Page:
In a previous blog, we talked about the essential ingredients of good Business Plan. In this post, we’re going to look at the financial projections that should go along with said plan.
It used to be that banks & investors would look for 5 year projections! That was back in the 90’s when the business world was a little bit more predictable and a lot less disruptive than it is today. Trying to figure out what will happen in 6 months, never mind 5 years, is hard enough given today’s markets!
However, if you’re writing your plan with a bank or investor in mind they will expect you to provide forecasts for the next 3 years. The key to this is making your assumptions very clear. They know, as well as you do, that this is crystal ball stuff, however they want to see that you’ve really thought this through and the assumptions you make are central to that.
In our experience, where people get it badly wrong, is in the forecasting of sales. And if the income is wrong then the whole thing falls apart. So take time to think through where your sales are going to come from, what the costs (people, sales, marketing, distribution) will be to achieve those sales, and what (if any) the stock-holding implications are for your business.
The other thing to think about in sales forecasts is the seasonality and / or growth of your business. Too often I’ve seen a sales forecast that says we’re going to turnover £1.2m, which is then split £100k per month. Eh, no you’re not! This has never happened. Ever. In the history of the world. Your sales will build up; you’ll have peaks & troughs; December might be quiet (or incredibly busy!). Think about it, and build that into your plan.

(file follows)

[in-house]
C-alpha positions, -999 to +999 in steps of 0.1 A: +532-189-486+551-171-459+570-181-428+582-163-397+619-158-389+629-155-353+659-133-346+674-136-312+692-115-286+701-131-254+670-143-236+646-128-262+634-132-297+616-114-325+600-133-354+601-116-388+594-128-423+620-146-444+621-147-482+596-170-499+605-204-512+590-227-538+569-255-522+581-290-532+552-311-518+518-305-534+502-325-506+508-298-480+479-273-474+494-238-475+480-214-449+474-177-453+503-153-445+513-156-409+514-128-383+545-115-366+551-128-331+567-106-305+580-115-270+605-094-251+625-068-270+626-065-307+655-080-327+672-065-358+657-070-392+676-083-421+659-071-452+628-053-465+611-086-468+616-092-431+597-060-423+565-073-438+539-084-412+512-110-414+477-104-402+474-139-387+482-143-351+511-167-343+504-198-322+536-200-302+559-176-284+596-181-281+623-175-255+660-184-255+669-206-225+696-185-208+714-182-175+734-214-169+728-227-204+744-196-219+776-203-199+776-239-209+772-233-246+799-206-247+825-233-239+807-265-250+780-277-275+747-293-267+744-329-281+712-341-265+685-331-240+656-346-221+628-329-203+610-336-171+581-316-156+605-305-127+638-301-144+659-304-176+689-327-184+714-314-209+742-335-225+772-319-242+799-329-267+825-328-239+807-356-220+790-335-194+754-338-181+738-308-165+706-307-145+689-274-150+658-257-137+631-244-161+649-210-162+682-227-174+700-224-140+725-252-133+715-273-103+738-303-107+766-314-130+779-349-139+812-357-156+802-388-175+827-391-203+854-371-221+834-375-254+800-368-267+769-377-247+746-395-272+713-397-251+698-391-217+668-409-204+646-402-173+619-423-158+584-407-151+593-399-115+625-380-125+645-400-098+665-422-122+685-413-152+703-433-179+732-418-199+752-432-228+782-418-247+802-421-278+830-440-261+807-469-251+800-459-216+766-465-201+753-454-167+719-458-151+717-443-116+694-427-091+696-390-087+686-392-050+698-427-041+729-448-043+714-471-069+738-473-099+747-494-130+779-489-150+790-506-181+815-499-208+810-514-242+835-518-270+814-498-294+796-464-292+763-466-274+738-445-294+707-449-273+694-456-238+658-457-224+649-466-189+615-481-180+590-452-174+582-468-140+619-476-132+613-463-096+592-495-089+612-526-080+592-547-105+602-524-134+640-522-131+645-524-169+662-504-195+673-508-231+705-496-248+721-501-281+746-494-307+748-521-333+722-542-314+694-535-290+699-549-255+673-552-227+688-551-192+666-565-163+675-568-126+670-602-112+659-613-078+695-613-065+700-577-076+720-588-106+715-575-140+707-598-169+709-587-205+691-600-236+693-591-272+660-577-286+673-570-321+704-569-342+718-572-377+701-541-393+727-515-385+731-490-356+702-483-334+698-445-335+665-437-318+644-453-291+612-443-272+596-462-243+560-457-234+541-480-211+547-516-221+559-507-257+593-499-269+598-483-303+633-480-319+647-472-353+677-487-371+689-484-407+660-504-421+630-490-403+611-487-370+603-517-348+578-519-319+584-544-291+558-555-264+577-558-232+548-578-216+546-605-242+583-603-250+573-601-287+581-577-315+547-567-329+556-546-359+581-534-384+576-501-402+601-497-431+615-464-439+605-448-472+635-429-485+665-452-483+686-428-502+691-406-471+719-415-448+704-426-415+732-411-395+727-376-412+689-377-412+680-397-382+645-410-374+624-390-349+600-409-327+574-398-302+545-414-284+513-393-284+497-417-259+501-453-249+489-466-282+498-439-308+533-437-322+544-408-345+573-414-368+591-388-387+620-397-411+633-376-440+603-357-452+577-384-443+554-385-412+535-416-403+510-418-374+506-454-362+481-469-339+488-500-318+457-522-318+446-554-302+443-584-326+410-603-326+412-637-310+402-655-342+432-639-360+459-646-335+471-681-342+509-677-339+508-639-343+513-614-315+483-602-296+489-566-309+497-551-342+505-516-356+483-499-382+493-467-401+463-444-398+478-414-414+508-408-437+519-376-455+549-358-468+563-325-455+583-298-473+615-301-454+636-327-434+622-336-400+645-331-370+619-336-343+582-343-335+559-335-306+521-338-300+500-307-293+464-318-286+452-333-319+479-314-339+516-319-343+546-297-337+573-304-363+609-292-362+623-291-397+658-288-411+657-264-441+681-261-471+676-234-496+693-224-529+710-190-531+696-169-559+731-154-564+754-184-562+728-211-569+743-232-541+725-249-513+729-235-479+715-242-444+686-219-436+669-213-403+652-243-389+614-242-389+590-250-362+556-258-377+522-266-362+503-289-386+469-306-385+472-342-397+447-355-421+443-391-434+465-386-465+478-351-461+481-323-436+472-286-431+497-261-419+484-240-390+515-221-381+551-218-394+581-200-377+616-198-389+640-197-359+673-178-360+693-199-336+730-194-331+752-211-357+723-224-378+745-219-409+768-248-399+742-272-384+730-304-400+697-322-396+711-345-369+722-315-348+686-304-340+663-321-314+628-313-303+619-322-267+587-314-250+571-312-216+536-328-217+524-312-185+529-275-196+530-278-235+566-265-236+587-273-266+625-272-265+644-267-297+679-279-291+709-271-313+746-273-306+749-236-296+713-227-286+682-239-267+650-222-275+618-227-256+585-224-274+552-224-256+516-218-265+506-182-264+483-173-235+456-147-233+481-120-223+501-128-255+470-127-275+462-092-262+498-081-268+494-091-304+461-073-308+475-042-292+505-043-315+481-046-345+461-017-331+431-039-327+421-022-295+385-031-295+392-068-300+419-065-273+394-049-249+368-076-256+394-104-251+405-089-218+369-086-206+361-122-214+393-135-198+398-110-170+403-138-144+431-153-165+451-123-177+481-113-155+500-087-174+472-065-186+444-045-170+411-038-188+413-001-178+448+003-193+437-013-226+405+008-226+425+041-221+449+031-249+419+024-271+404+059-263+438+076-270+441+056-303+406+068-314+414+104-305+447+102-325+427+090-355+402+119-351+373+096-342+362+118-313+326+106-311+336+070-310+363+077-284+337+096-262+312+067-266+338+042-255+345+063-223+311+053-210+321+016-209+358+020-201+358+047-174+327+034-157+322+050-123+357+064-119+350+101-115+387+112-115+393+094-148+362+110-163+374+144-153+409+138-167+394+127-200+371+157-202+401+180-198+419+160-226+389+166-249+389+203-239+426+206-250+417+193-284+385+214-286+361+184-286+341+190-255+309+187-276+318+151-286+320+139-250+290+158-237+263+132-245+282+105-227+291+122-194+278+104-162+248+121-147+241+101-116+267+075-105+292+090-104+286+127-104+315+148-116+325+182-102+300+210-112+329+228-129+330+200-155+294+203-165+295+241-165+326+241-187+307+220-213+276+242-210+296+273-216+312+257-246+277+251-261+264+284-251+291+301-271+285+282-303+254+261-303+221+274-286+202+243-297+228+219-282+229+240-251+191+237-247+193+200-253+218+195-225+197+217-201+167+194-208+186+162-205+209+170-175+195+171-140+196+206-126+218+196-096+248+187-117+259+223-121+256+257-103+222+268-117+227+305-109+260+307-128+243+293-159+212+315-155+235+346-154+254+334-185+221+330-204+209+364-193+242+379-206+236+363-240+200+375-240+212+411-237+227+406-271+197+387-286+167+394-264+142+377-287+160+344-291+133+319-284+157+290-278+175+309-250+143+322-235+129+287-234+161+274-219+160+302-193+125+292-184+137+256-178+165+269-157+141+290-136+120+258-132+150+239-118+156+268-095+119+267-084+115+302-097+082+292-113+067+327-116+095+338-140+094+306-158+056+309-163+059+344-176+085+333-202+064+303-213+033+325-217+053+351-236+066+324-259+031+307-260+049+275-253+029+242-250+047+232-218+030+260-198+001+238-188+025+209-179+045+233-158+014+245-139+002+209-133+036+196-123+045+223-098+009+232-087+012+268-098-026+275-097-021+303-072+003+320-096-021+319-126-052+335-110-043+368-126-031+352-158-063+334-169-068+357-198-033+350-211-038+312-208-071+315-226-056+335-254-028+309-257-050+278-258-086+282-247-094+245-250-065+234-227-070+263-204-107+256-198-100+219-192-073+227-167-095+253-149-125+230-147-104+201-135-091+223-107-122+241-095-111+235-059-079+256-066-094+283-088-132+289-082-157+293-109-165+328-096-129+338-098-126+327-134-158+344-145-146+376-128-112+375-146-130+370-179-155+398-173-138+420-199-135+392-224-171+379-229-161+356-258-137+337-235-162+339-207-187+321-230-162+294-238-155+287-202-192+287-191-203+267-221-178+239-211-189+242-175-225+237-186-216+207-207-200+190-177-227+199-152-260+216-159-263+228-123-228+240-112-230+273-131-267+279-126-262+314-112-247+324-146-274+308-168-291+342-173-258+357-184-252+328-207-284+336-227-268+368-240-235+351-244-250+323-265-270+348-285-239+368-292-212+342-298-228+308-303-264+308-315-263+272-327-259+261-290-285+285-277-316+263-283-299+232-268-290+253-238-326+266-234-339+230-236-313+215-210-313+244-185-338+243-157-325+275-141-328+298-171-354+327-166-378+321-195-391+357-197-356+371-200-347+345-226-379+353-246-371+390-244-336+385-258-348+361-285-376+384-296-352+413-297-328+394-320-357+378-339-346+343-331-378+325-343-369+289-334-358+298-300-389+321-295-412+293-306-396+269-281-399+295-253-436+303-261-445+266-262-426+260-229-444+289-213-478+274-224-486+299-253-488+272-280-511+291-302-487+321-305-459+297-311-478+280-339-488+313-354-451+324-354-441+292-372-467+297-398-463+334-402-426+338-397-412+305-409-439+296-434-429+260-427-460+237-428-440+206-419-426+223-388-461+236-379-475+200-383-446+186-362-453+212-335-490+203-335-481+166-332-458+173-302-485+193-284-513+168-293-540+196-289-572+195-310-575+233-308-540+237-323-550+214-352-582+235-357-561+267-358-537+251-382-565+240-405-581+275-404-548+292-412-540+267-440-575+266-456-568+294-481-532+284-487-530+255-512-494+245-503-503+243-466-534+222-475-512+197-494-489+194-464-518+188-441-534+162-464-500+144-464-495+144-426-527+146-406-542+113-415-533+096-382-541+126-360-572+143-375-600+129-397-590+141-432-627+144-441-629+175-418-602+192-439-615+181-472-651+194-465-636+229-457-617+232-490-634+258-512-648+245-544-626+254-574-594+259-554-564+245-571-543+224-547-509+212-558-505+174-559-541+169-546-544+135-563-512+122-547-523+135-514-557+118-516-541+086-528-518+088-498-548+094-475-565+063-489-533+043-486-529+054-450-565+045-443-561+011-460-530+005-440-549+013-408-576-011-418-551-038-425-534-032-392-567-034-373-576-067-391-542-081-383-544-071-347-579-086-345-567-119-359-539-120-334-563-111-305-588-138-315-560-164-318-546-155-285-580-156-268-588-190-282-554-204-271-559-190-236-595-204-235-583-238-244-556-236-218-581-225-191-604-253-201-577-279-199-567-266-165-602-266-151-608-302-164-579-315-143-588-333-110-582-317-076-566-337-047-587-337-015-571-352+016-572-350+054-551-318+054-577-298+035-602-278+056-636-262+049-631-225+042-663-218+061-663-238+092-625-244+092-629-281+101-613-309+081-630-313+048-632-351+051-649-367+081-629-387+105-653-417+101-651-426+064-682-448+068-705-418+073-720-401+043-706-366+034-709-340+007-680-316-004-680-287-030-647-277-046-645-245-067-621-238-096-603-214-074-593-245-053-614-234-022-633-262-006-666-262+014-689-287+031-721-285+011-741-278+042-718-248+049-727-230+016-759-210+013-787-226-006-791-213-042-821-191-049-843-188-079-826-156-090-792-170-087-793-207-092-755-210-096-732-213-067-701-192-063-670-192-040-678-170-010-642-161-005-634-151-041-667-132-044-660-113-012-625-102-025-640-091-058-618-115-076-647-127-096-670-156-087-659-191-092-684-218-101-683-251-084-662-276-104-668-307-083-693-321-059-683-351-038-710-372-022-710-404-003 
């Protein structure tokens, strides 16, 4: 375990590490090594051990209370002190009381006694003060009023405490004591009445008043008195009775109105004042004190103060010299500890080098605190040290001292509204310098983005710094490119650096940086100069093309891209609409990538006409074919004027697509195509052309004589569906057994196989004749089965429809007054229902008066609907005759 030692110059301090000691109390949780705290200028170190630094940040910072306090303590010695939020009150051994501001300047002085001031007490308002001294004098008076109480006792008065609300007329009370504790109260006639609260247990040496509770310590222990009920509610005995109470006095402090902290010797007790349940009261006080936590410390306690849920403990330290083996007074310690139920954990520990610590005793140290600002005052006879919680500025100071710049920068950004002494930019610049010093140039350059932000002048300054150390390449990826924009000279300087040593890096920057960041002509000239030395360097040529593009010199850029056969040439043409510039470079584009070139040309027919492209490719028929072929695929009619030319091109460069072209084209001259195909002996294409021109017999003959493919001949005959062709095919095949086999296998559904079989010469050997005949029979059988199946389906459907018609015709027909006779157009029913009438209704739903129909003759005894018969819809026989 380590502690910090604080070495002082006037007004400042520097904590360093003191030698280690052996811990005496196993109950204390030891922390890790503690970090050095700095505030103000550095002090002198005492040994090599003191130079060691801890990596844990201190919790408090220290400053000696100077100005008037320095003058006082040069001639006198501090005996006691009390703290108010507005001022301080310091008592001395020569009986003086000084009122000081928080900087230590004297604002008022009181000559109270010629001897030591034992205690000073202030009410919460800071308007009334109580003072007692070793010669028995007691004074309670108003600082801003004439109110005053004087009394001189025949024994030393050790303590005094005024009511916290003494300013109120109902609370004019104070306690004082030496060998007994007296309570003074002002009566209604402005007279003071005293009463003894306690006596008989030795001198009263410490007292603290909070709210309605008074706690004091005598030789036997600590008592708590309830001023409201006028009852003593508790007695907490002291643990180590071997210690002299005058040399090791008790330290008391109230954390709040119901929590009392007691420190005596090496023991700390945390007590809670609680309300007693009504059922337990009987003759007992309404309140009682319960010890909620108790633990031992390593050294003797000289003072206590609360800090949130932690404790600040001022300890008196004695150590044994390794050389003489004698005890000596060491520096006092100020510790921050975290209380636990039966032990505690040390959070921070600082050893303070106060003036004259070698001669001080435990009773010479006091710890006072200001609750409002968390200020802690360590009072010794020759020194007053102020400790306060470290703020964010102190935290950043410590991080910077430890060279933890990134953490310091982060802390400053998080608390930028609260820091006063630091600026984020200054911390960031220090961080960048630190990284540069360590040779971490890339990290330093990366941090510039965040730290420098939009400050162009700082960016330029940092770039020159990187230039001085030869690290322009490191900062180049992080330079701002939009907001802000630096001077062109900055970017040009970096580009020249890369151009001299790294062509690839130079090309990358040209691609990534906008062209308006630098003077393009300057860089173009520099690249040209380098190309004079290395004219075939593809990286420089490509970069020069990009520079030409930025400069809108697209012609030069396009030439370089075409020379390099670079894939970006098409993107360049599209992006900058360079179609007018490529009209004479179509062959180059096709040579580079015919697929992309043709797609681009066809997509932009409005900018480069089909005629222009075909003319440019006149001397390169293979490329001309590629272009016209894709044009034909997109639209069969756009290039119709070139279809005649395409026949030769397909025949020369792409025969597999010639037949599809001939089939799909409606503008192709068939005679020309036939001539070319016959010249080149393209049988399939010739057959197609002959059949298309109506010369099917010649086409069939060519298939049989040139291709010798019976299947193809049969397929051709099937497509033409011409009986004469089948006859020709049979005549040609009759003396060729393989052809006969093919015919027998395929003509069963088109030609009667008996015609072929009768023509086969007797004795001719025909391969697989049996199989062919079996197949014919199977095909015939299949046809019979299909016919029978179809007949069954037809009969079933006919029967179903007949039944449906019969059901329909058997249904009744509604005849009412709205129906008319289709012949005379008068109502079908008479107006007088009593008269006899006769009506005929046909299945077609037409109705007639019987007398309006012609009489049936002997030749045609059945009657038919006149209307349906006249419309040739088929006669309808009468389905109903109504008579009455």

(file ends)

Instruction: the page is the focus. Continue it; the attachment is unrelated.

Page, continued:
Costs are pretty easy to predict, but remember to include everything. People tend to forget Employers National Insurance, however at 12.8% of your salary bill that’s a big number. Go through your costs in detail. Think of everything. Then do it again. I guarantee you’ll have forgotten something.
The last thing to include, if you’ve been trading for a few years, is your previous years’ accounts. And if you have them, do a comparison summary – that will help to sense-check your forecasts.
My final piece of advice is to get professional help. As accountants we’re good at doing this sort of thing. It will still be your plan, but we know how to build financial projections, and can ask you the questions, based on our experience, that need to be answered. The plan will also hold more sway with the bank or investor if they know that your accountant has helped to prepare the numbers.
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